Tuesday, April 24, 2007

Out of Africa (with apologies to Isak Dinesen)

One of the challenges that I have had since returning from Africa almost 5 years ago is adapting to the fact that it is really hard to believe that Africa and America can co-exist on the same planet. You may be thinking that I am just about to reaffirm all the bad things you may have heard about Africa. When people find out that I lived there, they often want to know about the war and violence I saw there, because that is all they know about it. That is all the media tells us. In this and in many other ways, we are victims of our media.

The truth is, I didn't see much violence in Cameroon, the country where I was living. I have seen and heard more about violence on the streets of Philadelphia since moving here than I ever did in Cameroon.

What I did see, and what I continue to think about, is a very distorted distribution of the world's food and economic resources. It is odd to me that Americans have a lot of money and things and are a part of a society that tells us that more is better. And yet, few of us are really happy. On the other hand, Cameroonians have very little in the way of material goods or money. Despite their problems with poverty, hunger, and corruption, many Cameroonians lead very happy lives. The simplicity of life almost seems to be a part of what makes them happy. I think that Americans can learn a lot from Africans in this regard.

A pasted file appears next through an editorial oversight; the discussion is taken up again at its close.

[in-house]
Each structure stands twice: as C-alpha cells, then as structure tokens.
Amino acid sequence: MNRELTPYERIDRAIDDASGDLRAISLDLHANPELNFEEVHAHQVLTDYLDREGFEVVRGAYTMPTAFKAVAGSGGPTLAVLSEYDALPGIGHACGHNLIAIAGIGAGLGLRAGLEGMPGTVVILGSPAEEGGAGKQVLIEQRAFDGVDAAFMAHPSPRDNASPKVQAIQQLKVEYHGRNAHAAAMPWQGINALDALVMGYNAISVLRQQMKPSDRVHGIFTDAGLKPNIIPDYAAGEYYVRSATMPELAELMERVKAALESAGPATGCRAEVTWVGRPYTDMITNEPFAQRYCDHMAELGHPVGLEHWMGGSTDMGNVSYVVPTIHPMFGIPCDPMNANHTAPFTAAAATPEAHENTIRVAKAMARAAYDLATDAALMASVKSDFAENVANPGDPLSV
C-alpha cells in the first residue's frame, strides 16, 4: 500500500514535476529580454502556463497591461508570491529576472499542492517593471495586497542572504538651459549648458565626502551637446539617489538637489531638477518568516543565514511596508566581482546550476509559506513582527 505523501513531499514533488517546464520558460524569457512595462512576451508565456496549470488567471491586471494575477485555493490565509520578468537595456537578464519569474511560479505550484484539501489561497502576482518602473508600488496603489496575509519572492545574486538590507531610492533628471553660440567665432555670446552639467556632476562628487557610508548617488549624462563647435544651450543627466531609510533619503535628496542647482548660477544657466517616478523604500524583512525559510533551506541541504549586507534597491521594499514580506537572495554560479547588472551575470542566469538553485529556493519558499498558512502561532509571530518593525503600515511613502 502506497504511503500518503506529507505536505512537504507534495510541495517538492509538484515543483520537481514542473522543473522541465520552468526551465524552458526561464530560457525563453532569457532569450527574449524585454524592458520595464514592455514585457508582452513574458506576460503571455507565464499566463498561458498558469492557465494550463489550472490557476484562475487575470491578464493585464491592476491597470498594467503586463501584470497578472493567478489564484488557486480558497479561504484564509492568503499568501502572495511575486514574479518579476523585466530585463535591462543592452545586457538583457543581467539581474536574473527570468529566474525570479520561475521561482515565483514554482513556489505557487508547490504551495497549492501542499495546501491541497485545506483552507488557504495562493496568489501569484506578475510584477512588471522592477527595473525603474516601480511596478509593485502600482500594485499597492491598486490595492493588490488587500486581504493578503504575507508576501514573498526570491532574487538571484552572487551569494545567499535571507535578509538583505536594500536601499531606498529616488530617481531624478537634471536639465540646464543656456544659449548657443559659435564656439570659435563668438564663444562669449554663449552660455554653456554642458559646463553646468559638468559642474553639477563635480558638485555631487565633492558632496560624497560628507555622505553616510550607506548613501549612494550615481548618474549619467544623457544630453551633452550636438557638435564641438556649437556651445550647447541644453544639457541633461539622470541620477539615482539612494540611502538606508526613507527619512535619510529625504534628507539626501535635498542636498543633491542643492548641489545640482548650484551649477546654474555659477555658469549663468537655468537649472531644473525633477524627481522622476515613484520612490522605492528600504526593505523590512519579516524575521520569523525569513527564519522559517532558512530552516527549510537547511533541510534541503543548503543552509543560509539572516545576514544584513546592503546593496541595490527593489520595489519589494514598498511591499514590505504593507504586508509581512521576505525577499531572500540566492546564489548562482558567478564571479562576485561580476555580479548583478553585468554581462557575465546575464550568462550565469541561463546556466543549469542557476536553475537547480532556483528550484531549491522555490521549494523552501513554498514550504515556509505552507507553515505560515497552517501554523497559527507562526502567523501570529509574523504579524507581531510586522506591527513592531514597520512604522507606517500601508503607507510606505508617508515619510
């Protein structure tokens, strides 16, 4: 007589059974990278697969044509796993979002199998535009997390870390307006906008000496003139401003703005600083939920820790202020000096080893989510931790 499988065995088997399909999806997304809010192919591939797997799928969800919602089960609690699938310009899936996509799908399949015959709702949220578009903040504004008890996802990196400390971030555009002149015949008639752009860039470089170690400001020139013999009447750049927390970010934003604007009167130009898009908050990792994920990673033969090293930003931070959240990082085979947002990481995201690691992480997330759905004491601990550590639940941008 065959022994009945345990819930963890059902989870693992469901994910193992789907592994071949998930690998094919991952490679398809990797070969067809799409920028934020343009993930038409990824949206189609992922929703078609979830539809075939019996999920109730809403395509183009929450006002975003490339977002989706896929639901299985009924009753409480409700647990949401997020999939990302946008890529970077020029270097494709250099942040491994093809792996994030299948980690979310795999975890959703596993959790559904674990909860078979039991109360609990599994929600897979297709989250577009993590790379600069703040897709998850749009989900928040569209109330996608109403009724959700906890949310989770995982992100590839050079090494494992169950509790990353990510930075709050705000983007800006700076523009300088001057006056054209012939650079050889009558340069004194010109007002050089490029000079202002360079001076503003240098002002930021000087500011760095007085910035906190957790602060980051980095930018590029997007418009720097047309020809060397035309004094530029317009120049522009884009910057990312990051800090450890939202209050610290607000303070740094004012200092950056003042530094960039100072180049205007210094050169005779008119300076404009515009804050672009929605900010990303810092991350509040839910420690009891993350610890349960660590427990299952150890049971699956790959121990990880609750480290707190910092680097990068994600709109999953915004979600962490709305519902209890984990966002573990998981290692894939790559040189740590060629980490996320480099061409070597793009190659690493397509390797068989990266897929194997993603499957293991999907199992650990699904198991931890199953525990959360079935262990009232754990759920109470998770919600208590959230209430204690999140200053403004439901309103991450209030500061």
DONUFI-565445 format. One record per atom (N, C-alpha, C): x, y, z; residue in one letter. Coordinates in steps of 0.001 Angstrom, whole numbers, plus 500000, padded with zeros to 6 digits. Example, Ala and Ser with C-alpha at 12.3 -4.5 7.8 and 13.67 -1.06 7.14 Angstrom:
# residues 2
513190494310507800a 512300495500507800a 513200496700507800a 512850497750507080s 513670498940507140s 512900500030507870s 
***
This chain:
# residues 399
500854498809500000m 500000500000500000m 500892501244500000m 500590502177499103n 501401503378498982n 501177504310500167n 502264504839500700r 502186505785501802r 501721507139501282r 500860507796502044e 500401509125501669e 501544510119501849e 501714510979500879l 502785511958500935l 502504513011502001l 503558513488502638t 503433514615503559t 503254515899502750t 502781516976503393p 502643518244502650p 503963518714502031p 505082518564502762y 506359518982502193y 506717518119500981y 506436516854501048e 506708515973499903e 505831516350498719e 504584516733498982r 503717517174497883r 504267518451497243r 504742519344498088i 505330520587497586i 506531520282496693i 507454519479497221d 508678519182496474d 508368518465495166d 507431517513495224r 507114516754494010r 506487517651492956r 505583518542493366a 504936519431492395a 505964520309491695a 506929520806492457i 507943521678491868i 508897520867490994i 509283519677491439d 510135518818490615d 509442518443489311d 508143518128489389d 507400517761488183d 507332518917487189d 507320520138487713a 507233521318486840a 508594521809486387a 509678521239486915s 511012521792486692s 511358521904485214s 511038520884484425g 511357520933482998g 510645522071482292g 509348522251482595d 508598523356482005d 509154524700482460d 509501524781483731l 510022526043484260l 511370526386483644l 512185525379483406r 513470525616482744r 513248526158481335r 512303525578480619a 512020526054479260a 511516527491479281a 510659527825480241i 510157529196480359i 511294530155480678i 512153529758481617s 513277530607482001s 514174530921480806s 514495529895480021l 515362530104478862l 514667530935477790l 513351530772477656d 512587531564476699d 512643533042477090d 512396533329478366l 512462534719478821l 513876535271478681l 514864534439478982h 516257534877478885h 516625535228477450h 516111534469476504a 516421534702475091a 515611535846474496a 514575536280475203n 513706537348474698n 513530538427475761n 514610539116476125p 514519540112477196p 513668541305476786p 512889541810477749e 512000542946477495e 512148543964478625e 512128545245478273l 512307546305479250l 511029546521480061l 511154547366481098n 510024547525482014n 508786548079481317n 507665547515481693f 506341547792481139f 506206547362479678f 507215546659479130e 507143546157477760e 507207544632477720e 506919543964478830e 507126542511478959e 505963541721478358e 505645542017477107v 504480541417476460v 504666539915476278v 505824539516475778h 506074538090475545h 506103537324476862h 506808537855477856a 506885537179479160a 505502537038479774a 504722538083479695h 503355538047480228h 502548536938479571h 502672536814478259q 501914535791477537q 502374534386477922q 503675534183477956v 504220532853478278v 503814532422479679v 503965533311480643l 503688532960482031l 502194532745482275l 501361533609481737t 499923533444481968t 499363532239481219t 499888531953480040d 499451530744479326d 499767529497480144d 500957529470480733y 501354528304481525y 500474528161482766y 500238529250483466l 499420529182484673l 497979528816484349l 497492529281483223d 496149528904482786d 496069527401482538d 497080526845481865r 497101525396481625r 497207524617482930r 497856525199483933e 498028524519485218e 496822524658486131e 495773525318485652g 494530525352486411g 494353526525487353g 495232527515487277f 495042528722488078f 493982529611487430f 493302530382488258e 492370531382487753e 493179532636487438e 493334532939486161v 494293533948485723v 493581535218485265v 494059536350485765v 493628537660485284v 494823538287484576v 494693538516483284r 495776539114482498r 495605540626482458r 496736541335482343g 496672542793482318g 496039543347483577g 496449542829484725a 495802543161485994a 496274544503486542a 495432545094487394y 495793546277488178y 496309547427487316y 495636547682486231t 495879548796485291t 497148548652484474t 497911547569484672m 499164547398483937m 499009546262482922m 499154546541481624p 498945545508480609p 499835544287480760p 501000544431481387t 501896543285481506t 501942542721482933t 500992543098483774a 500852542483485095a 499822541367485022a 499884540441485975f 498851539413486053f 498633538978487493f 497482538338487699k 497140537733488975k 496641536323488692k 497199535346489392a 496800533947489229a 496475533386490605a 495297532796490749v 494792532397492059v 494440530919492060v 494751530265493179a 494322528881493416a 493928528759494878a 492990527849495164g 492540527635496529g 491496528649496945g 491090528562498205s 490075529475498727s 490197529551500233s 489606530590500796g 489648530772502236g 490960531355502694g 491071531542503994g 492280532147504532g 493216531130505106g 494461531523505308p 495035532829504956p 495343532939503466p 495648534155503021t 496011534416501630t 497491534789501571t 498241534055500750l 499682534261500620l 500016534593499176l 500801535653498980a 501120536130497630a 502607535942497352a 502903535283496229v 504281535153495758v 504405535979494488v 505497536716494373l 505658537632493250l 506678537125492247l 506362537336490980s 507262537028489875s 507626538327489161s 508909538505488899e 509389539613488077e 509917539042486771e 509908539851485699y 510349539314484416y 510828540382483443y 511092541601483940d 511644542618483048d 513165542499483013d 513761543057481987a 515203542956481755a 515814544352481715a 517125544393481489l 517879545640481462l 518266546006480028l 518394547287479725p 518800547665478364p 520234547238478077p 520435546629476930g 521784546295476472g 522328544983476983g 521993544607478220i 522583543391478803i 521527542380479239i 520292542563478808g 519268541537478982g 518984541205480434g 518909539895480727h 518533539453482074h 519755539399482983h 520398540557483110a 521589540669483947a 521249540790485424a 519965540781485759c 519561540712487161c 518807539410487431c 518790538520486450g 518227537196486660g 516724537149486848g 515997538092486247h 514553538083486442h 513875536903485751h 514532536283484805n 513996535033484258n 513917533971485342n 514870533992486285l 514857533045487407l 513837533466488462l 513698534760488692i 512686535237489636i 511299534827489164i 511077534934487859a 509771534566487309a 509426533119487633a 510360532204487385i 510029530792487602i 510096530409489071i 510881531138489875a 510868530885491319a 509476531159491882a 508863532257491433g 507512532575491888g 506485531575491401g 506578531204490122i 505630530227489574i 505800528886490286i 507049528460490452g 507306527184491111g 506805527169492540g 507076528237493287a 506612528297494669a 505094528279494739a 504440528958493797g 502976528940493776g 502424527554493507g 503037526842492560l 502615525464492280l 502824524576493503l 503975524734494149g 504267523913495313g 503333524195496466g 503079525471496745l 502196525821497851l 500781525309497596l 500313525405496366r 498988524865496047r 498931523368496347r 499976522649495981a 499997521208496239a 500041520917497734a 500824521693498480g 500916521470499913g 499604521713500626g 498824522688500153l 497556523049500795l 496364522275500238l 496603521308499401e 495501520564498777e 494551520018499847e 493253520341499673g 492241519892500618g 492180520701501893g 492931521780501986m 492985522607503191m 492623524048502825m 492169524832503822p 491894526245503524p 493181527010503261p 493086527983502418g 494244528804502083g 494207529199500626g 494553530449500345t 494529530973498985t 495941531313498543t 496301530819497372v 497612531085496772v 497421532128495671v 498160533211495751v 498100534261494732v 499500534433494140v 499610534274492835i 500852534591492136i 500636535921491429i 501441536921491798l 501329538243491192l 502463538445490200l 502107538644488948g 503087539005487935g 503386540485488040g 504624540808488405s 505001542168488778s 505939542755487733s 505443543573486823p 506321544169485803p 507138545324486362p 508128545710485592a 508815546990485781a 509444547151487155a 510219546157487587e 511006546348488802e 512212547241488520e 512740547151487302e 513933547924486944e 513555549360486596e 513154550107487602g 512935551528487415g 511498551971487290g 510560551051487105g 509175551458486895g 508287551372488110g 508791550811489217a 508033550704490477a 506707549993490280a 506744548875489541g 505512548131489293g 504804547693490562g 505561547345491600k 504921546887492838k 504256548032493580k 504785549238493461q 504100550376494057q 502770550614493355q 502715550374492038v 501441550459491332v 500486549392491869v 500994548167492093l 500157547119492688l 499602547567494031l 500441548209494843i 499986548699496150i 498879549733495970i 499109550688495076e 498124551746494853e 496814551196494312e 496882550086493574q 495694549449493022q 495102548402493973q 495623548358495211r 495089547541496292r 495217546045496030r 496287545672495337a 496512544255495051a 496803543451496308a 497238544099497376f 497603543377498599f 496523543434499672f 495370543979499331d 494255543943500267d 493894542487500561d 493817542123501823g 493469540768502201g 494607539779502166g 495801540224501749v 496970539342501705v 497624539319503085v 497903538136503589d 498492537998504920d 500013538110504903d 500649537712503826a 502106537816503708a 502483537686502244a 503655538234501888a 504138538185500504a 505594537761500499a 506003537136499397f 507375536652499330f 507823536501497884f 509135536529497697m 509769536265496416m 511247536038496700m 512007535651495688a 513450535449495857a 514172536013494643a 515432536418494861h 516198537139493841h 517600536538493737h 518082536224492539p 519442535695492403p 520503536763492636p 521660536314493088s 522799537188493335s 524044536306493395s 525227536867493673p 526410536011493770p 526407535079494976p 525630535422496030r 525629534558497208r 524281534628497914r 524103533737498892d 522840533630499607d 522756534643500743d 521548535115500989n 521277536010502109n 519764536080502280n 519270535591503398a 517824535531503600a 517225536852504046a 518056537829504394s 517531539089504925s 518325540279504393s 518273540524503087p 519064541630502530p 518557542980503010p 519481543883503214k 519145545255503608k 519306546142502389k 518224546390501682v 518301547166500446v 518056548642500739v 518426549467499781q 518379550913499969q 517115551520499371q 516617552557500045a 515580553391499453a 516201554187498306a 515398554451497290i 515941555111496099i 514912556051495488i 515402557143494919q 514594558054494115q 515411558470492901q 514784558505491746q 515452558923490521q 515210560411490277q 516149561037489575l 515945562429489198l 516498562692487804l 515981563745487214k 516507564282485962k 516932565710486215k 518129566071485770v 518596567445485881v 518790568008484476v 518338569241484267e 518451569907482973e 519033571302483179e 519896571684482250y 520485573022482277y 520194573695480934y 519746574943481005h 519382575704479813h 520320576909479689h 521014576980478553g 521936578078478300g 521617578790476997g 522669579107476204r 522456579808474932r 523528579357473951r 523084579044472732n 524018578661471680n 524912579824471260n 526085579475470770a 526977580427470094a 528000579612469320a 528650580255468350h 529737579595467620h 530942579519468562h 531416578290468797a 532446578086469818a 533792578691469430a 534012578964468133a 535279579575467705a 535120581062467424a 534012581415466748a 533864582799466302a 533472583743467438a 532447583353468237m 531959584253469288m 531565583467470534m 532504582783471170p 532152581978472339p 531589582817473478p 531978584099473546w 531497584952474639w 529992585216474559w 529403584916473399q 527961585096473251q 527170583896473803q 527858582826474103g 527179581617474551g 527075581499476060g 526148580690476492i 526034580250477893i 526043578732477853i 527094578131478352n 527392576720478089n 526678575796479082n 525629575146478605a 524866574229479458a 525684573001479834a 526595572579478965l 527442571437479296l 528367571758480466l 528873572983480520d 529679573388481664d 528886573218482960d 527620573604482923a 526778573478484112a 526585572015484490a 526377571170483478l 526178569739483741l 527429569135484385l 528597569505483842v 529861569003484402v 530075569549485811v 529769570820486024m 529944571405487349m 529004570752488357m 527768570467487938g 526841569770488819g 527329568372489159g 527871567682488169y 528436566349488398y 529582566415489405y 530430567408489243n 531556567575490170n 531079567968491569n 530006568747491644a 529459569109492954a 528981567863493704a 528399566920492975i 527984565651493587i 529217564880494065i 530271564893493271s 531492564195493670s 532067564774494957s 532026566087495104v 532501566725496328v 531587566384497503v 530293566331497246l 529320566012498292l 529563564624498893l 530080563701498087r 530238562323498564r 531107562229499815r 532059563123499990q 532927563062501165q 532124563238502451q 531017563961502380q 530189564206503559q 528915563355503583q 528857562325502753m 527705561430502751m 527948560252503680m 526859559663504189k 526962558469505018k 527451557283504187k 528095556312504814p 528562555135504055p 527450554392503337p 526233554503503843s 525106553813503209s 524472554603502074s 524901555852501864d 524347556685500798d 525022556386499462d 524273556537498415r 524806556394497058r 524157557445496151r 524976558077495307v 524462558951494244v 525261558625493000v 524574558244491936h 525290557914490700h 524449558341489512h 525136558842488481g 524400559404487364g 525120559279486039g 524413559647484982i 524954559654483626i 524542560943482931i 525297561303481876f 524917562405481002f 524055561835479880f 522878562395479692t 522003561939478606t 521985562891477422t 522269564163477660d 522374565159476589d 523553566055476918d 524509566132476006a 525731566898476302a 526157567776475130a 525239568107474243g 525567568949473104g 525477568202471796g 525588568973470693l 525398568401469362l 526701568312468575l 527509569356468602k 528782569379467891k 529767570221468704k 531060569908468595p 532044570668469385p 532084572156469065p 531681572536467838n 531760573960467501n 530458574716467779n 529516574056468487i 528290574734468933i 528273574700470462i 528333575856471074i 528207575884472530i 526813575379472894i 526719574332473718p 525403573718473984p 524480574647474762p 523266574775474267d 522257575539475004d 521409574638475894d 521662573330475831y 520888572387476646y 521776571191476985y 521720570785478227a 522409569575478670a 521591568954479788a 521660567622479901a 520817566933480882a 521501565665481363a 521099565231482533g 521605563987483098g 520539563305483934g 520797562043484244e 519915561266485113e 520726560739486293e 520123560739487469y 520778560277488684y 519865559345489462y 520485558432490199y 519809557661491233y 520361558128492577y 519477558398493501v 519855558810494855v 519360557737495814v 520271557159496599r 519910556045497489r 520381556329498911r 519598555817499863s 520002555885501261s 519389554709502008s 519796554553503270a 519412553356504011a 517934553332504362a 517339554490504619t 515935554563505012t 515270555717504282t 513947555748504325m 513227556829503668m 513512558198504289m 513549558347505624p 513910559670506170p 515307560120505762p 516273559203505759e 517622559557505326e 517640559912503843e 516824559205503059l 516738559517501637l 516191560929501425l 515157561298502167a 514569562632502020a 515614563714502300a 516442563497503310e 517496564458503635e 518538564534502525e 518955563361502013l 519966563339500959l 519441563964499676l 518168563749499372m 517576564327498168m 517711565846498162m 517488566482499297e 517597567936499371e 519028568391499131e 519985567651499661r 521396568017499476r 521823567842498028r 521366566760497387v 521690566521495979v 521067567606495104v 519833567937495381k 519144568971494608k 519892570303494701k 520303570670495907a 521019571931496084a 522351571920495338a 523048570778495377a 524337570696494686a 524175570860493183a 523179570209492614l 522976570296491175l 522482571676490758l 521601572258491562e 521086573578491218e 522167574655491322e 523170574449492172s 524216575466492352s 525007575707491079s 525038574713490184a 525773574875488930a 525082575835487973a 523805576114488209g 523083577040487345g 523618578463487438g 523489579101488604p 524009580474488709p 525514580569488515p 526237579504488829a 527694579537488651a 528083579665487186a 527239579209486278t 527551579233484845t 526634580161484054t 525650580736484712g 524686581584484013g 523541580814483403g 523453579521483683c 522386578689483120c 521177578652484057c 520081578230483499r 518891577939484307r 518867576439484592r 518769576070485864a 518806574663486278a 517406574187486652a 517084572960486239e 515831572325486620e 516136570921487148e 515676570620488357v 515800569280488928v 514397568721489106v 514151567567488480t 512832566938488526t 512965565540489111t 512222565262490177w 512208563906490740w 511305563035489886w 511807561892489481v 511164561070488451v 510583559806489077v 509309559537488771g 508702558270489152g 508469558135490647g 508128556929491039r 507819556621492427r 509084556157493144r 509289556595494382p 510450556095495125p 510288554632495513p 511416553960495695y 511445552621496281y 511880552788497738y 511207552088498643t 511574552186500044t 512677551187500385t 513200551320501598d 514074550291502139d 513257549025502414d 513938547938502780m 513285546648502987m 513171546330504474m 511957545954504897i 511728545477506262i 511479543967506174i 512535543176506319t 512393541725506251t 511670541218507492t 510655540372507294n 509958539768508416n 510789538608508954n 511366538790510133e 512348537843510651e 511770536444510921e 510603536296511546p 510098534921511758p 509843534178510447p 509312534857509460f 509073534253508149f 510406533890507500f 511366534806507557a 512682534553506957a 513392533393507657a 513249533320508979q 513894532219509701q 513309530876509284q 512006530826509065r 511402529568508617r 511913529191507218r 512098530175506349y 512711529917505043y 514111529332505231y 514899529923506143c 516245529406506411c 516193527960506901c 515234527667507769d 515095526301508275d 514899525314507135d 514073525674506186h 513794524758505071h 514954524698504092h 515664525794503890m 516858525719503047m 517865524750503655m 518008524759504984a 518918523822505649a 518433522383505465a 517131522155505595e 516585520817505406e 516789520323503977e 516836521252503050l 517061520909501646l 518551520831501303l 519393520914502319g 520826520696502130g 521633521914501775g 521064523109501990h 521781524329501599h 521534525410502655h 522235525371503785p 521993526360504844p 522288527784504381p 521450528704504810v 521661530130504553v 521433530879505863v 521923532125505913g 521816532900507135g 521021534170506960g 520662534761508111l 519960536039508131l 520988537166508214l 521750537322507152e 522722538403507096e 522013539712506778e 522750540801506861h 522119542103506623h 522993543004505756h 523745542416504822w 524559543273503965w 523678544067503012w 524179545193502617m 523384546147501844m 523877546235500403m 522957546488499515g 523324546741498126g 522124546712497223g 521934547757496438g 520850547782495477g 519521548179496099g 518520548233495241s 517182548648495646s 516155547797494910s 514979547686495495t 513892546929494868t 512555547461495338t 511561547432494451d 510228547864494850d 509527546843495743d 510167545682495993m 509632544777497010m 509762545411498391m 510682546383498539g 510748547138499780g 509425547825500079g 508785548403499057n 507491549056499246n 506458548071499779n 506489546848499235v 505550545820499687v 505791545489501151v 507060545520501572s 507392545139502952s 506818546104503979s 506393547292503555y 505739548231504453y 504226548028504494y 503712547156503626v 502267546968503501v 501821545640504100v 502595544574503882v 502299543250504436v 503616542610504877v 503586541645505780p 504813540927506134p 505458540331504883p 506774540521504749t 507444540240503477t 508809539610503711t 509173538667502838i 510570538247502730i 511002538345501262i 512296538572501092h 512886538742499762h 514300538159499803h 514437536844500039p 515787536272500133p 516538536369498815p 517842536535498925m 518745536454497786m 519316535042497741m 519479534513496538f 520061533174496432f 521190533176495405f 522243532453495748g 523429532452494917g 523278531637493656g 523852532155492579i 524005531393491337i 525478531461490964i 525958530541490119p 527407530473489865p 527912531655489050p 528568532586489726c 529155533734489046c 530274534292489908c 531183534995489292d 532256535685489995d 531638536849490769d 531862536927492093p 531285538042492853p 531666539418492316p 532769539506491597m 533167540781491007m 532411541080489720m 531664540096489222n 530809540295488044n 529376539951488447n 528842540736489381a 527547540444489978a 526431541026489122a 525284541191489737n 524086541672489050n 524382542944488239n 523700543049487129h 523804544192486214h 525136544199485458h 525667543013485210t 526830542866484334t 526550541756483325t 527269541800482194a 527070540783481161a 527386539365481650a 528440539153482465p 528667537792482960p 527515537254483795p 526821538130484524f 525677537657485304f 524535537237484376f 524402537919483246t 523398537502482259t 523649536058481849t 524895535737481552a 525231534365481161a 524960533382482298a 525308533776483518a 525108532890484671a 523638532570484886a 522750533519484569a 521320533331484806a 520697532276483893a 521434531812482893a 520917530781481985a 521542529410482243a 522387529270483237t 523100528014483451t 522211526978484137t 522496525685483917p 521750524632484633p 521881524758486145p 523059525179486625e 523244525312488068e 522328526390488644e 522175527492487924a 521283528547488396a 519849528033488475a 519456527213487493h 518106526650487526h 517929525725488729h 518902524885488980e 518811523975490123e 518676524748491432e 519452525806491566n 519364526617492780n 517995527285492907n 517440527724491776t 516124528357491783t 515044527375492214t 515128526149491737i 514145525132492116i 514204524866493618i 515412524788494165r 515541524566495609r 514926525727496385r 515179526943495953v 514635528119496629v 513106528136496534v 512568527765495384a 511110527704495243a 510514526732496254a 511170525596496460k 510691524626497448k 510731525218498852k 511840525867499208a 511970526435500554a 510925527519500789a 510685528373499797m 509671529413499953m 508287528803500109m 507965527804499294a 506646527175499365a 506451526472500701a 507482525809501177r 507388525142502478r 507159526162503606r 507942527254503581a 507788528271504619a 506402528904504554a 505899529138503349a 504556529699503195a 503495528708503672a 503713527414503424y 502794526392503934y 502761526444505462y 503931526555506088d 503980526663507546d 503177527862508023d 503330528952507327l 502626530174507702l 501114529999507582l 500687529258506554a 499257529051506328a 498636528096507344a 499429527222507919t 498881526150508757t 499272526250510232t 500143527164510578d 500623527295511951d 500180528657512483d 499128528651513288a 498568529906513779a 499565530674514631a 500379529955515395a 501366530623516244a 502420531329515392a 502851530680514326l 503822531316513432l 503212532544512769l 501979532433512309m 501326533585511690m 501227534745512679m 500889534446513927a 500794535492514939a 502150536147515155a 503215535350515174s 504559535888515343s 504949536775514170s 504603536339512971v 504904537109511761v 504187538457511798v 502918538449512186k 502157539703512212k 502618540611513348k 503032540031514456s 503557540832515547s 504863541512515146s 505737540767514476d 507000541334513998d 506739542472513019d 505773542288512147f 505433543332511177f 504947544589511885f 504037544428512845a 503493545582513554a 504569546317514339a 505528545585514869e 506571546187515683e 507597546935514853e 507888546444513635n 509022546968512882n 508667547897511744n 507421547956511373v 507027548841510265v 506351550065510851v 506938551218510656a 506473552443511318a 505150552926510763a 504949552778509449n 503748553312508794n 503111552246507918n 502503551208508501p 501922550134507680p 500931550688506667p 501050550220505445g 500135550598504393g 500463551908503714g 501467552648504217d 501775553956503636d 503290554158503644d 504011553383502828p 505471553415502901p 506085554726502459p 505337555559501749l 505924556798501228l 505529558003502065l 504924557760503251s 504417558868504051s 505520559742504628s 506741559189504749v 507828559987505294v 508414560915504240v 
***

We Americans spend a lot of money on stuff. Have you ever really thought about how much money you spend on things you really don't need? We have no problem dropping a couple hundred dollars on one item we think we really want or need. Yet, many Africans live on less than $250 dollars a year. That's less than $1 a day. And they have to take care of themselves and their families on that amount.

This year for Easter, my husband and I sent some money to a family we know in Cameroon so that they could have an Easter dinner. The mother of this family was also supposed to give 2,000FCFA (Central African Francs) of that money to each child in the house. 2,000FCFA is the equivalent of about 4 U.S. dollars. It was more money than some of these children had ever seen. We called the house after Easter and spoke with the children. In talking to one of the girls who is in middle school, I asked her what she did with the money. I, being an American, and having been out of Africa for some time now, have forgotten what life is like there. I expected her to say what any normal American child would have said--"I'm saving it," or "I bought ____ toy I've been wanting," or, "I bought new clothes," or... something. But do you know what she said??? She replied, "I ate." I said, "You ate?" and she said, "Yes."